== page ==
Down to Earth: The $10,000 Lecture

The sacrifices some folks make to talk about herbs.

| December/January 2010

In 1987, I sold a life insurance policy, bought a computer and began a quarterly herb newsletter, The Ozarks Herbalist. Thanks to The Ozarks Herbalist, I was invited in 1992 to write for The Herb Companion and I began hosting an herbal festival, Herb Day in May. Herb Day in May was a festive event, with workshops and vendors selling plants, soaps and teas.

Over the years, we had a wide range of speakers. Betty Wold, with her outrageous garden hat and hilarious plant stories, spoke, and one year we had Crescent Dragonwagon, famous for her cookbooks and children’s books. Another year it was Tina Marie Wilcox from the Ozark Folk Center with her folksy “Yarb Tales.”

But the speaker who should win a prize for “Most Sacrifice in Spreading the Word” is Billy Joe Tatum. She is one of those energetic, entertaining people whose extensive knowledge just pours out like good wine. To this day, her first book, Billy Joe Tatum’s Wild Foods Cookbook and Field Guide (Workman, 1976), is one of the best wild foods guides you can find.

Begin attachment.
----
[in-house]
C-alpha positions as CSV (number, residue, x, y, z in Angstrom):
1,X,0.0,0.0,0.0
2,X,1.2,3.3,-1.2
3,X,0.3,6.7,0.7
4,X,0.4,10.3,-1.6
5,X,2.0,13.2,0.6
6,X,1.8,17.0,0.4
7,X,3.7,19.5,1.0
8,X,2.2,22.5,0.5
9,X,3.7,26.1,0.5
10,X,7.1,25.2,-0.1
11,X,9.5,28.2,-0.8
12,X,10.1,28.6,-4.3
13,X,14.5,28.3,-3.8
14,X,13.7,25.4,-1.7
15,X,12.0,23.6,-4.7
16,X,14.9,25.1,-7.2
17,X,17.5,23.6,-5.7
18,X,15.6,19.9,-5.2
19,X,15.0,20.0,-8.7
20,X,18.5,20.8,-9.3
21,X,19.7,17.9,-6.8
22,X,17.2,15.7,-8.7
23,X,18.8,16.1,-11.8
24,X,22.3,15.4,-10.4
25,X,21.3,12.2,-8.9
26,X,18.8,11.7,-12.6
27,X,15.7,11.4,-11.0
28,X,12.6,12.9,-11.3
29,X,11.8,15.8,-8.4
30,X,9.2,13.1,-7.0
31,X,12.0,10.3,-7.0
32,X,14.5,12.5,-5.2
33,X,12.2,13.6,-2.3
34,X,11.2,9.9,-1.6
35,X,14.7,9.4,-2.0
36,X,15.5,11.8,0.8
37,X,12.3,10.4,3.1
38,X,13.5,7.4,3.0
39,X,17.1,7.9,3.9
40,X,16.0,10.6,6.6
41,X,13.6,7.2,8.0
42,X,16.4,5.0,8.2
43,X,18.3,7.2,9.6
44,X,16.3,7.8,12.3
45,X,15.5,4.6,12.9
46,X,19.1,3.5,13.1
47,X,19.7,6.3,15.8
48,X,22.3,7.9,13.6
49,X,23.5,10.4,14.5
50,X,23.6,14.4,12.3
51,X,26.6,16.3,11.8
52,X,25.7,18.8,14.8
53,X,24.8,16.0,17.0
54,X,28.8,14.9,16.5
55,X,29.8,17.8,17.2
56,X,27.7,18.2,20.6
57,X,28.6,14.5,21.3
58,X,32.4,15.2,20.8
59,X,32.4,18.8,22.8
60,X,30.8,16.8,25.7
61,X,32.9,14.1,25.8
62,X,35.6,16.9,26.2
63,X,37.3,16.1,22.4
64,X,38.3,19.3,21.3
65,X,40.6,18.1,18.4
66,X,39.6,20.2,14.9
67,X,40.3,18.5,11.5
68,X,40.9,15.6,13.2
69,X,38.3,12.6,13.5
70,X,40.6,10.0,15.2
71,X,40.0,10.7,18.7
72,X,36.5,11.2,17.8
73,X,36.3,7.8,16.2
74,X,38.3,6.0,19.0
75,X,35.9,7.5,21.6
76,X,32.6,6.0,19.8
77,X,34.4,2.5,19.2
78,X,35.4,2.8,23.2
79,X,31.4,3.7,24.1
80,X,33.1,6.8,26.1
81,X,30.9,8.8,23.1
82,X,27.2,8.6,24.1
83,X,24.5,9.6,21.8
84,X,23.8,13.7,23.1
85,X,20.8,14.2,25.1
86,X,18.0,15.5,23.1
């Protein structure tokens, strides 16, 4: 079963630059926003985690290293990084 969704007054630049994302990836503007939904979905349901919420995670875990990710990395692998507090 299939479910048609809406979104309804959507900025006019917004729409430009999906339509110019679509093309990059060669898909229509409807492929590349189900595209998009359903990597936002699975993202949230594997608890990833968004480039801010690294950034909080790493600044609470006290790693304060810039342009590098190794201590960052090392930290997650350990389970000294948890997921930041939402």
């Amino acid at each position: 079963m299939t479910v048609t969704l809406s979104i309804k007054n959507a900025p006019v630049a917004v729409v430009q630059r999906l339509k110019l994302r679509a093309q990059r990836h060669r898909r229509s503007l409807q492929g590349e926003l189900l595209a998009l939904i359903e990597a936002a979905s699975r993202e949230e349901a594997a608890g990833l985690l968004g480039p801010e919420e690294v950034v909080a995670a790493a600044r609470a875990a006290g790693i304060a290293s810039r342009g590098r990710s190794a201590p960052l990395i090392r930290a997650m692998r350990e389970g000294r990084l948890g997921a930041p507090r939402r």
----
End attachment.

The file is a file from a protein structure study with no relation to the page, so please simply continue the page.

Billy Joe liked to lecture on common local plants and their uses, and her method was to pull a flower from a bouquet of roadside plants on the lectern and launch into a story about the botanical, medicinal and culinary properties of each plant.

The last year of Herb Day, Billy Joe was again our main speaker. The vase on the lectern was full. The tent was filled with an enthusiastic audience seated on straw bales as they finished off their hibiscus flower tea. Billy Joe was late and began to speak as soon as she reached the lectern.

“It cost me $10,000 to be here today,” she began. She immediately had the attention of the room.

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